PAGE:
Have you reviewed your list of New Year’s Resolutions recently? Statistically speaking, you won’t like what you see. According to research in Inc. Magazine, 80% of us fall short of the goals we set each January 1. It can feel upsetting on a personal level if you promised yourself to declutter or start meditating this year. But if you set a goal to improve your product roadmapping habits, letting that resolution slide can also harm your product, your company, and your career.
So, let’s get you back on track. In this post, we’ll discuss some habits that will help you keep your roadmap more accurate, up to date, and useful all year long. First, though, a few words on why developing these roadmap habits is so essential to the success of your products.
Why Good Roadmapping Habits Matter
Think of your product roadmap like a lighthouse. The light it casts helps your team make sure they’re moving in the right direction, even when the ultimate goal is far off in the distance, and even when they have to deal with more immediate obstacles.
The light also alerts your team to dangers ahead. Reviewing your roadmap can let you know your team is deploying its limited resources inefficiently. It can also alert you that you’re nearing a deadline and haven’t made the progress you had planned.
But to be useful as a navigational guide, a lighthouse (and your roadmap) needs maintenance.
Not a perfect metaphor, but you get the idea. To make sure your product roadmap keeps your team on the right strategic track, you need to serve as the “roadmap keeper.” You need to make sure your roadmap stays accurate, up to date, and that it reflects your product’s single source of truth.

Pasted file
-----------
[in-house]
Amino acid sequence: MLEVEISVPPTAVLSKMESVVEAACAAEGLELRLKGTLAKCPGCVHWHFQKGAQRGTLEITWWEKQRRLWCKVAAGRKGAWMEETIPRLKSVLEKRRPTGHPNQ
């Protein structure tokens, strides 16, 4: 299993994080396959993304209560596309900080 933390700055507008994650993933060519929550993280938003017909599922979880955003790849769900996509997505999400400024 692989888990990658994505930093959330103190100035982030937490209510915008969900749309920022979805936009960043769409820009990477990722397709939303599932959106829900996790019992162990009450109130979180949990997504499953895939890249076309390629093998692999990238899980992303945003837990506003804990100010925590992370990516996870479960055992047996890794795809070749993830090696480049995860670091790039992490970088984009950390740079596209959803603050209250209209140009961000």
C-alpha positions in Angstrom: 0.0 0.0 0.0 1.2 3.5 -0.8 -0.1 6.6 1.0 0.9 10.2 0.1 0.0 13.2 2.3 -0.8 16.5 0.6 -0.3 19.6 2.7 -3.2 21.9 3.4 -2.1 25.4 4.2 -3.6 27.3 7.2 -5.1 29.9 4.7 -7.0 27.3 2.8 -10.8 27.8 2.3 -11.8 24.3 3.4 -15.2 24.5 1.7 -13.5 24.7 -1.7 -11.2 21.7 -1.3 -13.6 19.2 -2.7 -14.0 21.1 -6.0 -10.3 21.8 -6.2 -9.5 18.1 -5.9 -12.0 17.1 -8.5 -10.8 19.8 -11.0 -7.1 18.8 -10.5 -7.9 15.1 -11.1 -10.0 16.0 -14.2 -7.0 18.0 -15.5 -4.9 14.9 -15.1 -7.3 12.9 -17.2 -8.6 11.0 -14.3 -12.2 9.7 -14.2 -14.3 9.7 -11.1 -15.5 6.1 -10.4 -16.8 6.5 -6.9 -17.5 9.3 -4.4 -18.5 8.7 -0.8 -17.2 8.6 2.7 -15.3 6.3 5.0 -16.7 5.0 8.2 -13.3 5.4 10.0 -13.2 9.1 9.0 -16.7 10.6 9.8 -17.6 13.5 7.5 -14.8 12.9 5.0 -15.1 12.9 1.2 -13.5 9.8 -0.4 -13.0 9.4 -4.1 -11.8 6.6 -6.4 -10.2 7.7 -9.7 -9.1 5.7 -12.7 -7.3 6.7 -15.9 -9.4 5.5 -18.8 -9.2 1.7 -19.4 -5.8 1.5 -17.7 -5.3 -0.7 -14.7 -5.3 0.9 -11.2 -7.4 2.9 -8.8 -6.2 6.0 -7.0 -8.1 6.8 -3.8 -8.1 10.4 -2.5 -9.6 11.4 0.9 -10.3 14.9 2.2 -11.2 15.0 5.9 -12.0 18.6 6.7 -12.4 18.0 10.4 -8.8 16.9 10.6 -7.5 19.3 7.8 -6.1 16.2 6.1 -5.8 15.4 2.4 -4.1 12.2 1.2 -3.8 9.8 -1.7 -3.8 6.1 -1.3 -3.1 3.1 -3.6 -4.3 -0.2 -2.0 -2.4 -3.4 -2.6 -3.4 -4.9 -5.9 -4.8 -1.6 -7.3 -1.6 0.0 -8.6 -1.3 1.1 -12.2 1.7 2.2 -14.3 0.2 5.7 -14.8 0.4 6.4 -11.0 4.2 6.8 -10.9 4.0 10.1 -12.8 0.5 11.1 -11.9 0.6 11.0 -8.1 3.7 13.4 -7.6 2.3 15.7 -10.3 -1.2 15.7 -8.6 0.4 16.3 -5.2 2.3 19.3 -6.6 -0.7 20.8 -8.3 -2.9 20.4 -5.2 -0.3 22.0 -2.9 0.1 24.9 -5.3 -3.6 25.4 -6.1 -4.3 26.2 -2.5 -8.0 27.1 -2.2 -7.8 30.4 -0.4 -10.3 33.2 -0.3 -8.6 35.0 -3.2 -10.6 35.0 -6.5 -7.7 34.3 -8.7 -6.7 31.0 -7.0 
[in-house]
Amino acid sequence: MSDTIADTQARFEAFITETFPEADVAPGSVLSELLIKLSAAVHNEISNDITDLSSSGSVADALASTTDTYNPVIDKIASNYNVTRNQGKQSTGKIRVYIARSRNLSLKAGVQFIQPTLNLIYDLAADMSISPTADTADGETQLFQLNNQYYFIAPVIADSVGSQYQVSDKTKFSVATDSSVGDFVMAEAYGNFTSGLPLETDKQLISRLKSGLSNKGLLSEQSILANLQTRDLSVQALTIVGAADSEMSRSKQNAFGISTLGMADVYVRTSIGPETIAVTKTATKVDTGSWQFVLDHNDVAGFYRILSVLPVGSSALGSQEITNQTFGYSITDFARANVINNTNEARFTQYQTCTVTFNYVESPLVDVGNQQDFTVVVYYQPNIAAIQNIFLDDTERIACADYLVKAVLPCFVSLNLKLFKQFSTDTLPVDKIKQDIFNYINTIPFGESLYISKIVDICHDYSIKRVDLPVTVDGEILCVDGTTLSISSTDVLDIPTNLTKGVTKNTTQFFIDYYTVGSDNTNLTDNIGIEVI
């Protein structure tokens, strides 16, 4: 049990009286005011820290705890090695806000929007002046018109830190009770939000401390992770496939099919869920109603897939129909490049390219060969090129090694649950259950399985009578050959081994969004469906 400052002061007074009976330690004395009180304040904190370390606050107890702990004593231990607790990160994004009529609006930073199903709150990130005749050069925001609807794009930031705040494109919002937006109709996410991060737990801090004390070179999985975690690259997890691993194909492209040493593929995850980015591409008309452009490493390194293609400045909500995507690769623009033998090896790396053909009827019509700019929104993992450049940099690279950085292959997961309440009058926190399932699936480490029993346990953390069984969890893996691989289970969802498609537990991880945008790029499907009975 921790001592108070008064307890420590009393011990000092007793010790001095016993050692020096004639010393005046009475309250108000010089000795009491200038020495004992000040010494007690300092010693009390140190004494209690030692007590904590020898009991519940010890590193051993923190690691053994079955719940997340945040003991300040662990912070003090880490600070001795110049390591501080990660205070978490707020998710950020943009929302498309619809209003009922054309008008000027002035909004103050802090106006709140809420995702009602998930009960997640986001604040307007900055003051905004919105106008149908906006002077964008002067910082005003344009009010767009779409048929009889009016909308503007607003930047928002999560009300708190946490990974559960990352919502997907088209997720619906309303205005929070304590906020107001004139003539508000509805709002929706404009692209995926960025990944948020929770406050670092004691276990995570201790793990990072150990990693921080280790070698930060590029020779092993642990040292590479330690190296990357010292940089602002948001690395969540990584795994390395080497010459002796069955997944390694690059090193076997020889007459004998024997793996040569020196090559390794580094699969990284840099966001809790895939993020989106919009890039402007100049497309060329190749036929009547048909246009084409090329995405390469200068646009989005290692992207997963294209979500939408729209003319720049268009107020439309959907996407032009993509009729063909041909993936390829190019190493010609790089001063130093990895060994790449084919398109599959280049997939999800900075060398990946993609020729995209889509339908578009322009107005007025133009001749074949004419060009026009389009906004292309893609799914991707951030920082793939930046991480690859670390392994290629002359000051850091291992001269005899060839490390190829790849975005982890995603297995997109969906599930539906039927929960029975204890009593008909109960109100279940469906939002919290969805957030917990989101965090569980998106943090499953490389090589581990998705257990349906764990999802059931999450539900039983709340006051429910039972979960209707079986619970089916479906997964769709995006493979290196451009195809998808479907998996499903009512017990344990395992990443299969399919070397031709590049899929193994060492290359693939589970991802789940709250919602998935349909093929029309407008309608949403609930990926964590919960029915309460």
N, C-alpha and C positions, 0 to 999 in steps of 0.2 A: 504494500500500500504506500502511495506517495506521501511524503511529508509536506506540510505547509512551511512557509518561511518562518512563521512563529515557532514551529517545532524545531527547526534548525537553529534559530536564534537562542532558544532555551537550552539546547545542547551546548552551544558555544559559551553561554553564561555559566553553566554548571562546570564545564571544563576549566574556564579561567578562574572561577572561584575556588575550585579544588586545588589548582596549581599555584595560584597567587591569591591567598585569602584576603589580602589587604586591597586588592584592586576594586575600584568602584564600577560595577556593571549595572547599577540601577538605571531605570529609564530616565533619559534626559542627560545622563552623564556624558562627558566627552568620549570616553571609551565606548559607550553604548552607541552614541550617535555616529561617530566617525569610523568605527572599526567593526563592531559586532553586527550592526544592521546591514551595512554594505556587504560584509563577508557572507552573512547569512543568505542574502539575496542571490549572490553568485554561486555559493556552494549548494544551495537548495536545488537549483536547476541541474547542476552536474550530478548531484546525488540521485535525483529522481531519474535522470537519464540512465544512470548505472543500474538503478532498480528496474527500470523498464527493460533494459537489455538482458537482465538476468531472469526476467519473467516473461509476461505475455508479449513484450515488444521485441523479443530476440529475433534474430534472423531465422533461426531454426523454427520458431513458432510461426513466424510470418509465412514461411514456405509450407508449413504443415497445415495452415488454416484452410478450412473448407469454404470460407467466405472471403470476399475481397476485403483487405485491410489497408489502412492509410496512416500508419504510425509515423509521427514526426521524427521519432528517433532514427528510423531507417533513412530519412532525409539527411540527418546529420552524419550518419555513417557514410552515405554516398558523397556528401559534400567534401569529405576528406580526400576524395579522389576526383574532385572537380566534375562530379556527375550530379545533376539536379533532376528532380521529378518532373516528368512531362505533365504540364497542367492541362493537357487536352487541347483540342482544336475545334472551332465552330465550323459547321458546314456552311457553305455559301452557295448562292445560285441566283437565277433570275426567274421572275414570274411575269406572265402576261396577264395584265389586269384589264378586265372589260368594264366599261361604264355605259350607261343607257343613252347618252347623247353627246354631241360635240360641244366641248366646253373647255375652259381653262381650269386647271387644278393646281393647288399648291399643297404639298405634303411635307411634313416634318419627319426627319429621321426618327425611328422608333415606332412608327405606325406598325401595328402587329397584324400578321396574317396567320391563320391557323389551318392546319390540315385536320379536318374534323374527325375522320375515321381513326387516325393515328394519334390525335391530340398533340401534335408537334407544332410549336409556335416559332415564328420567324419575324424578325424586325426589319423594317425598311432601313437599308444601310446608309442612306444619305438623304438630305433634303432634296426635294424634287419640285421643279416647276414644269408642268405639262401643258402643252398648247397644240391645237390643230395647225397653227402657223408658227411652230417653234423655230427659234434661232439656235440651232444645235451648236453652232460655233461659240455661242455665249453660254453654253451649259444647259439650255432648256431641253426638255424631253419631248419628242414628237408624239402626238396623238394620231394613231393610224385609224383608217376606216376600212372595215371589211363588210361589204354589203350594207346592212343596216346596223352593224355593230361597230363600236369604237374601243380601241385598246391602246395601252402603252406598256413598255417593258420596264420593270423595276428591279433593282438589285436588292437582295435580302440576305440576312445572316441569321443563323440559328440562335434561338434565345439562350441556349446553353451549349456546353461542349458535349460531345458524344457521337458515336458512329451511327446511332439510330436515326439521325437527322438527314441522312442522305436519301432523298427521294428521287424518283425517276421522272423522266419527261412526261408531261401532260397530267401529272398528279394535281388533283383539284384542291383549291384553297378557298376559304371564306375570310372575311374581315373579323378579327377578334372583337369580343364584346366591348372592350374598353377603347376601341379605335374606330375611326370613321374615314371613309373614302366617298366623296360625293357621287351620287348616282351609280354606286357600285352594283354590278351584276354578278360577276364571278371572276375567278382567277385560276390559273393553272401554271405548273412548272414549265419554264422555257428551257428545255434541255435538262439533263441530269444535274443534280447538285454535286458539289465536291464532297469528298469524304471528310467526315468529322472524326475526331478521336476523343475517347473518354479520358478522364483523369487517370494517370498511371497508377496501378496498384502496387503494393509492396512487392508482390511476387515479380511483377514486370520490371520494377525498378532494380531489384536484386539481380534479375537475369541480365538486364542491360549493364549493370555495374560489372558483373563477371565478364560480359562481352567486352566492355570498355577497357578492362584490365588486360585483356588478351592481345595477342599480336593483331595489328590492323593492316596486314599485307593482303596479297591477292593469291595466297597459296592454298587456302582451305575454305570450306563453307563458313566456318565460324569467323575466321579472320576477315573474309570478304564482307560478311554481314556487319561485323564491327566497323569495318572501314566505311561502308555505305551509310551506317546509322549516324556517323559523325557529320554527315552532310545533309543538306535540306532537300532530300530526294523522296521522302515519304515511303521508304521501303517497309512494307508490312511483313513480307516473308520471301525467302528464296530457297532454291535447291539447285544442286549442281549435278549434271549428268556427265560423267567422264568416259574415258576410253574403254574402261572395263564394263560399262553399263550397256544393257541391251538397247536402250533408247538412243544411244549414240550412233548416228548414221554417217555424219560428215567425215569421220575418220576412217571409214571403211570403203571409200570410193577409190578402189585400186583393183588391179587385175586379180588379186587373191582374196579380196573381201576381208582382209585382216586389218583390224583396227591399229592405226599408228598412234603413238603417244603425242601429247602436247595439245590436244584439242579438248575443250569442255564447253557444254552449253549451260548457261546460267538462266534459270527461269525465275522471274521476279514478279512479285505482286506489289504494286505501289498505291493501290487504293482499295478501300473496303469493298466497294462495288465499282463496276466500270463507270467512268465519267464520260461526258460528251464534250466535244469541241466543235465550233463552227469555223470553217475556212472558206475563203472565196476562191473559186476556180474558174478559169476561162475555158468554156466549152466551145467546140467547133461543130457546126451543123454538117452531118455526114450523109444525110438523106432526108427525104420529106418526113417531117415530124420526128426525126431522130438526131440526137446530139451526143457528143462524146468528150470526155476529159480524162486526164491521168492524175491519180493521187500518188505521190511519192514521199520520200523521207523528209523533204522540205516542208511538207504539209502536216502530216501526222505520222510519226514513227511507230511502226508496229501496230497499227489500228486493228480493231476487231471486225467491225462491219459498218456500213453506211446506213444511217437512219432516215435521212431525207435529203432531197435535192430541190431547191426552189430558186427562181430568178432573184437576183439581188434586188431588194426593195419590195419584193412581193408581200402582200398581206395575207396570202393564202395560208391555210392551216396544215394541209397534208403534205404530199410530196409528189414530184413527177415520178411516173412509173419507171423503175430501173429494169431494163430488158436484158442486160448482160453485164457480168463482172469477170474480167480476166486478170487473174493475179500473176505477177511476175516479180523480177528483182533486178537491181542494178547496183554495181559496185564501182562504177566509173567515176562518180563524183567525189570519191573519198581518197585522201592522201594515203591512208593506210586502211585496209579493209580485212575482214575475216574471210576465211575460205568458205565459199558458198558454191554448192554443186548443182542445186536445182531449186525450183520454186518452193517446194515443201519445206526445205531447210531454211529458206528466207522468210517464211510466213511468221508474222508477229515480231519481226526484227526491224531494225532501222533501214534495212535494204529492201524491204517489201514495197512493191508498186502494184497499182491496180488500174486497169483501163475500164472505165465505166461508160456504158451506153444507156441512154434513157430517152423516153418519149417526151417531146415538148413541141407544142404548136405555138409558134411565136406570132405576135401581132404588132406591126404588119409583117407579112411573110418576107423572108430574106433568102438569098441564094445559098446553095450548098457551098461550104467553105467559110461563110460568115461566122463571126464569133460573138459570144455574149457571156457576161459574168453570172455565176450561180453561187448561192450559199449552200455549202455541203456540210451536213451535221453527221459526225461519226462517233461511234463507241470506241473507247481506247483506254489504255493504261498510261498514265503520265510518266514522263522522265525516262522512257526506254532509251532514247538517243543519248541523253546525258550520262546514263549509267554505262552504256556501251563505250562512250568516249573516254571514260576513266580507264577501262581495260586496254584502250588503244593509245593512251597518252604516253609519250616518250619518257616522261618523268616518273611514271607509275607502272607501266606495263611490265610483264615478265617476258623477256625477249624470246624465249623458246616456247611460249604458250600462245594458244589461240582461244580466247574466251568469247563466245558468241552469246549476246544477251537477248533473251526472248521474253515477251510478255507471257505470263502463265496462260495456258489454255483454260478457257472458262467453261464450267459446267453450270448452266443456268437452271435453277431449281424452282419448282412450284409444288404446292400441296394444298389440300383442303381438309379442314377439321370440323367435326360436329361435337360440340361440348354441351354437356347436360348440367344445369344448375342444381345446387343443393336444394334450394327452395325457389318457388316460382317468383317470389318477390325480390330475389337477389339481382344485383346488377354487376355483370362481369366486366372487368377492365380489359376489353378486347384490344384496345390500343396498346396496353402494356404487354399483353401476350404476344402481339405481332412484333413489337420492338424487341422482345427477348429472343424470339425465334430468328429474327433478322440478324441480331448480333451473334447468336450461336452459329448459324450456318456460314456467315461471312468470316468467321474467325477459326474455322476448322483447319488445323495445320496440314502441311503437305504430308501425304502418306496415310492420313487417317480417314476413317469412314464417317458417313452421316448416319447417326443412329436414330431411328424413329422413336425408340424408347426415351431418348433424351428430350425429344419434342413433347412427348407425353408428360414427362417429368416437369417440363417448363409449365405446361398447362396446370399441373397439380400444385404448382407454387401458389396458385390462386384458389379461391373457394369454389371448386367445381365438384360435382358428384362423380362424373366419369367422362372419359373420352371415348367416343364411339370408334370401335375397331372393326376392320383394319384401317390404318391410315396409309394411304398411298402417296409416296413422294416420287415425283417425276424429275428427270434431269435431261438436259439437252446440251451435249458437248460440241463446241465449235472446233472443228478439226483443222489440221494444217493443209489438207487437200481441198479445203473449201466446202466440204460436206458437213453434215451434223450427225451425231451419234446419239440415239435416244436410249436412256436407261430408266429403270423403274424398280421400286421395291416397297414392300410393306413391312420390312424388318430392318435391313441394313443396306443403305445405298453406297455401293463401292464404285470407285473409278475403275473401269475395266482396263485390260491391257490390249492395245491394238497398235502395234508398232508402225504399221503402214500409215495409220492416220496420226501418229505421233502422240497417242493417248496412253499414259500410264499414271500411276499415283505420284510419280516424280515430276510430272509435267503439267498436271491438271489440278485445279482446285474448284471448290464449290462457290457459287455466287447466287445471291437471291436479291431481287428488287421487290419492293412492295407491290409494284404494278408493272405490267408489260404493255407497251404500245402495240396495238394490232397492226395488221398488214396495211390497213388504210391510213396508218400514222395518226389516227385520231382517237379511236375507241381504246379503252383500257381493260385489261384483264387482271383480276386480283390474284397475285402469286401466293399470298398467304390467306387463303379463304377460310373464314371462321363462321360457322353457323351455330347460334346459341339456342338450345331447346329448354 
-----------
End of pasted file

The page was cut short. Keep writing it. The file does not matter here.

So, let’s discuss some roadmapping best practices. As the old saying goes, that roadmap isn’t going to maintain itself. (Yeah, I know. But it should be.)
5 Roadmapping Habits You Should Develop
1. Make Your Roadmap Accessible to Relevant Stakeholders
A lighthouse works only to the extent that people can see it. The same is true for your roadmap. You don’t want to develop a product roadmap and then keep it in a drawer or in a file only you can access. That eliminates most of the roadmap’s usefulness.
Instead, make your roadmap available and easy to access for everyone on your cross-functional team. That could include your developers, your sales, and marketing teams, your project management team, your designers, your executive staff.
The best way to do this is by using web-based roadmap software. A roadmap app lets you spin up a new roadmap in minutes, share it with all of the right stakeholders, and then keep it live and available online 24/7.
With ProductPlan, for example, you can share your product roadmap easily with just a few clicks, as you can see from the screenshot below.
Note: When you share your roadmap, it becomes even more important that you keep it updated at all times. The last thing you want is for your developers or executives to view an outdated roadmap and make inaccurate strategic decisions based on this bad information.
2. Create a Consistent Process for Adding to the Roadmap
To make sure your roadmap reflects your team’s single source of truth, your team will need to be confident that everything on the roadmap belongs there, and that nothing makes it onto the roadmap without team vetting and evidence to show its strategic value.
Establish a process for adding initiatives to the roadmap—and always stick to that process. For example, you might develop the following four-step method that every idea has to go through before earning a slot on the roadmap:
1. Someone adds a strategic idea to the roadmap’s Parked Section.
2. The team discusses and evaluates the idea: in a sprint planning session, strategic meeting, etc.